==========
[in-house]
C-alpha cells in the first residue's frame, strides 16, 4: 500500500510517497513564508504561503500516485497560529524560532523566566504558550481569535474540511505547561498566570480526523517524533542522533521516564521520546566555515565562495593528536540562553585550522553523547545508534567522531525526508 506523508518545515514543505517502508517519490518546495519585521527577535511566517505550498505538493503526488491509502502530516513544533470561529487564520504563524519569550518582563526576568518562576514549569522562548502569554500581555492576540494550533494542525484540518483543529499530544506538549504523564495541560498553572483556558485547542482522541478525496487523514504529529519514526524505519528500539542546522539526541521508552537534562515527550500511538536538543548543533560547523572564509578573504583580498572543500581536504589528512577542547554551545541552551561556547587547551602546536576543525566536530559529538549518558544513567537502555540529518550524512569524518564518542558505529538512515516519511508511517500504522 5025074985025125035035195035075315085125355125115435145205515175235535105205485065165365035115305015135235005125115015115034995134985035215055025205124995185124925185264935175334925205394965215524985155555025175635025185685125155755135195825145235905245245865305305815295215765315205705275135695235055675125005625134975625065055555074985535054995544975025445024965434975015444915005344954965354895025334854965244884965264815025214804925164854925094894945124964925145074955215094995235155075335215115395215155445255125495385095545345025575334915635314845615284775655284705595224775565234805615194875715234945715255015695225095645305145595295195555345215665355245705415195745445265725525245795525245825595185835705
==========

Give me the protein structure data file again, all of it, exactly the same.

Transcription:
[in-house]
C-alpha cells in the first residue's frame, strides 16, 4: 500500500510517497513564508504561503500516485497560529524560532523566566504558550481569535474540511505547561498566570480526523517524533542522533521516564521520546566555515565562495593528536540562553585550522553523547545508534567522531525526508 506523508518545515514543505517502508517519490518546495519585521527577535511566517505550498505538493503526488491509502502530516513544533470561529487564520504563524519569550518582563526576568518562576514549569522562548502569554500581555492576540494550533494542525484540518483543529499530544506538549504523564495541560498553572483556558485547542482522541478525496487523514504529529519514526524505519528500539542546522539526541521508552537534562515527550500511538536538543548543533560547523572564509578573504583580498572543500581536504589528512577542547554551545541552551561556547587547551602546536576543525566536530559529538549518558544513567537502555540529518550524512569524518564518542558505529538512515516519511508511517500504522 5025074985025125035035195035075315085125355125115435145205515175235535105205485065165365035115305015135235005125115015115034995134985035215055025205124995185124925185264935175334925205394965215524985155555025175635025185685125155755135195825145235905245245865305305815295215765315205705275135695235055675125005625134975625065055555074985535054995544975025445024965434975015444915005344954965354895025334854965244884965264815025214804925164854925094894945124964925145074955215094995235155075335215115395215155445255125495385095545345025575334915635314845615284775655284705595224775565234805615194875715234945715255015695225095645305145595295195555345215665355245705415195745445265725525245795525245825595185835705